£4 Million Project Makes Luxury Ice Cream ‘Green’

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Mackie's of Scotland will install one of the most sophisticated green refrigeration systems in a £4 million project to drastically reduce their carbon footprint. The £4 million has come from a Bank of Scotland loan and Scottish Government Government’s Low Carbon Infrastructure Transition Programme
L-R Mack Mackie, Gerry Stephens

A luxury ice cream brand will install one of the most sophisticated green refrigeration systems in a £4 million project to drastically reduce their carbon footprint.

Mackie’s of Scotland will replace its existing freezing equipment with low carbon, power efficient units run on ammonia – a gas which poses no threat to the environment.

The innovative combined solution, which is Scotland’s first large scale plant combining biomass heat and absorption chilling, will cool Mackie’s ice cream with heat from a biomass boiler, powered by a sustainable energy source.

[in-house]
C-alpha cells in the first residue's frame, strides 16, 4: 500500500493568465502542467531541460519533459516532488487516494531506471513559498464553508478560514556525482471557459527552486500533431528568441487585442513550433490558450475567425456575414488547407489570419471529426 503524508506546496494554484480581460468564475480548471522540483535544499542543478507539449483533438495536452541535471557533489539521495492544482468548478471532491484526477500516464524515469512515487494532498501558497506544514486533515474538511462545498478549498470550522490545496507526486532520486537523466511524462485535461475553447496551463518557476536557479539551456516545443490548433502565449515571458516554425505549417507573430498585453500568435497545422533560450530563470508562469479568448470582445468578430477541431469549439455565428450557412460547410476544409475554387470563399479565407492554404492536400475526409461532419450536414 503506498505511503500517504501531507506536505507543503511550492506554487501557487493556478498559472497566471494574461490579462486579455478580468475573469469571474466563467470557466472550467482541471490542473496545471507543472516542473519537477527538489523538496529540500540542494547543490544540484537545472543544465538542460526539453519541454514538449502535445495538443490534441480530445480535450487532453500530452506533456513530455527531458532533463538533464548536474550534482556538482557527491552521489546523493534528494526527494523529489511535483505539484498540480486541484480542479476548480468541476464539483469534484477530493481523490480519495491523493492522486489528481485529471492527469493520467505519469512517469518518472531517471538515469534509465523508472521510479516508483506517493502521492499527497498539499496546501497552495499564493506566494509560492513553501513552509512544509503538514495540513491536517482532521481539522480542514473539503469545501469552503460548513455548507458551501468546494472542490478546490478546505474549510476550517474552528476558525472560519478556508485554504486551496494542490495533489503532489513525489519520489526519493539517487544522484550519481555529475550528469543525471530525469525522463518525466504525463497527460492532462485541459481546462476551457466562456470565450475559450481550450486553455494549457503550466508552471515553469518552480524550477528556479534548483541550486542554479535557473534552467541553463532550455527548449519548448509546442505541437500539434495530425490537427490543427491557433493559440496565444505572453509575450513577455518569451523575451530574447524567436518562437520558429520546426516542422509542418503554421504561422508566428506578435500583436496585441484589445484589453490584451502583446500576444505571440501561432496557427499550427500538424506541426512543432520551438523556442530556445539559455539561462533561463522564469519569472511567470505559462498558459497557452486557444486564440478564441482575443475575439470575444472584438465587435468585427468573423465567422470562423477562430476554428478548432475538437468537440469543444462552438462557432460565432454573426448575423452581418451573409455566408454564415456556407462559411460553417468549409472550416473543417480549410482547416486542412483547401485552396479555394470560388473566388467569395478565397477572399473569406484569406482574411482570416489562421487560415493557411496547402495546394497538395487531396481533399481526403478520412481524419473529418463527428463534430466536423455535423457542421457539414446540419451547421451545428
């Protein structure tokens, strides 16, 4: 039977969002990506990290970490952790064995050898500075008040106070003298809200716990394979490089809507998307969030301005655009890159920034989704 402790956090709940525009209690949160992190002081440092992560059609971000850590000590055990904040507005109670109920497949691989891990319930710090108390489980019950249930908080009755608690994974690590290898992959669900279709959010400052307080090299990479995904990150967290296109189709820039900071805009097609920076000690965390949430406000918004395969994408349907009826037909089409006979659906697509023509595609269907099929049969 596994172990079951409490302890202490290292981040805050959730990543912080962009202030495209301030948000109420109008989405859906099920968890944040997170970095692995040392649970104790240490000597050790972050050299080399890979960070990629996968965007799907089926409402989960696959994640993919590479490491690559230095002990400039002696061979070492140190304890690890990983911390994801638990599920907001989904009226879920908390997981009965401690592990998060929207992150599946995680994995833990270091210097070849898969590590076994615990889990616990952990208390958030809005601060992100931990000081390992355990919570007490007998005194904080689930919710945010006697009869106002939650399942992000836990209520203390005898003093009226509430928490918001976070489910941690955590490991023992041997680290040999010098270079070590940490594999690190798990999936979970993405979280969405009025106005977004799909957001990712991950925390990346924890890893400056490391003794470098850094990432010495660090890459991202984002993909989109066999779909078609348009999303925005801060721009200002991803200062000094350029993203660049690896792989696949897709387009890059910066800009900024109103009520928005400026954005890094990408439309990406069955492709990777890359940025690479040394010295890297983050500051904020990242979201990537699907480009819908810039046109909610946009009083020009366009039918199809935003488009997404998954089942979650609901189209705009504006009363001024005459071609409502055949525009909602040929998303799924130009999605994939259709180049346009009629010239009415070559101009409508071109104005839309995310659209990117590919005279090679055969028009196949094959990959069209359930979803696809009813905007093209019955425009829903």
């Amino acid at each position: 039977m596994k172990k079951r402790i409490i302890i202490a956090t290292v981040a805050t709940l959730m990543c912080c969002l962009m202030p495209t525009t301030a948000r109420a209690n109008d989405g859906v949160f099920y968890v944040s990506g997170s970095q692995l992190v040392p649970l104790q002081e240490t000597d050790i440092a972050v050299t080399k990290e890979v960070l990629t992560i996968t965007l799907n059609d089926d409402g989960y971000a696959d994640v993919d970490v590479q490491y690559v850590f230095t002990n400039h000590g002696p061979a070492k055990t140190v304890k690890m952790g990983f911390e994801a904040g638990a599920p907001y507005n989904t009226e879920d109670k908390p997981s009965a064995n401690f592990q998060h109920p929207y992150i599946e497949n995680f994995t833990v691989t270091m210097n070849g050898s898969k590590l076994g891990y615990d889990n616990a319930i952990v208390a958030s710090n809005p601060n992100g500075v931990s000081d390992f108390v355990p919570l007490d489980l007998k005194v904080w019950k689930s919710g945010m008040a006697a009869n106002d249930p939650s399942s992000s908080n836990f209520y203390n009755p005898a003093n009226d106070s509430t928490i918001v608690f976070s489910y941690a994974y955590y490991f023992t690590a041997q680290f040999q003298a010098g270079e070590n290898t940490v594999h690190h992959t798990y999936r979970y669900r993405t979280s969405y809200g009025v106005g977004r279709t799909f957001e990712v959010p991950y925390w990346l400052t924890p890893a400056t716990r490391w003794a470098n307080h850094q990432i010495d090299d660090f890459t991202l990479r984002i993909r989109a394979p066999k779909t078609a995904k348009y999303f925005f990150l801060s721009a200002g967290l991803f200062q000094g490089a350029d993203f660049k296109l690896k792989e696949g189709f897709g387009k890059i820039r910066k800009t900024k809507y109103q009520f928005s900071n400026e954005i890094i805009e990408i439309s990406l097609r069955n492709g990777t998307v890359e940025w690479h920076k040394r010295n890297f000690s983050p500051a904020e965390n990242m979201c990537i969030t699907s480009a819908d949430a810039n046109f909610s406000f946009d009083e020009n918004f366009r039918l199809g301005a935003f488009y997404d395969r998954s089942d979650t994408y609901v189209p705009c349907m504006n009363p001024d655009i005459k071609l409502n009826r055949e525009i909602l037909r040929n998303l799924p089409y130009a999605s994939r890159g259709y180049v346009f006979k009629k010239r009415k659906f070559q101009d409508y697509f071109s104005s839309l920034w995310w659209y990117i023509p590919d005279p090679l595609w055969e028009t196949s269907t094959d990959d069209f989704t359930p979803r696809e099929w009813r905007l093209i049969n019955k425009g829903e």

The new refrigeration system will enable the company to target ambitious CO2e reductions of 90% and energy costs of 70-80%.

A grant from the Scottish Government’s Low Carbon Infrastructure Transition Programme and Bank of Scotland loan which are funding the project hope that its success will inspire other Scottish fish, meat and dairy food manufacturers to adopt similar energy-efficient technology.

Gerry Stephens, Finance Director at Mackie’s of Scotland, said: “Our ultimate aim is to one day go completely off-grid and use 100% renewable energy. This is an important step towards realising these green ambitions.

“With Bank of Scotland’s support we are realising our green ambitions and, in the long run, we hope that our new system will set a precedent and make the energy-intensive food and drink sector more sustainable.”

Marc Gilmour, Relationship Director, Bank of Scotland, said: “This project will help the Scottish Government to meet its Energy Strategy targets, which aim to generate 50 per cent of Scotland’s heat, transport and electricity consumption from renewable sources by 2030.

“Bank of Scotland is fully committed to playing a key role in funding Scotland’s transition to a green economy and helping Britain prosper. By utilising our expertise and Clean Growth Finance Initiative we want to make business’ green projects happen.”

Planning permission is now being sought and a project manager has been employed with the target to begin foundation work before the summer.

 
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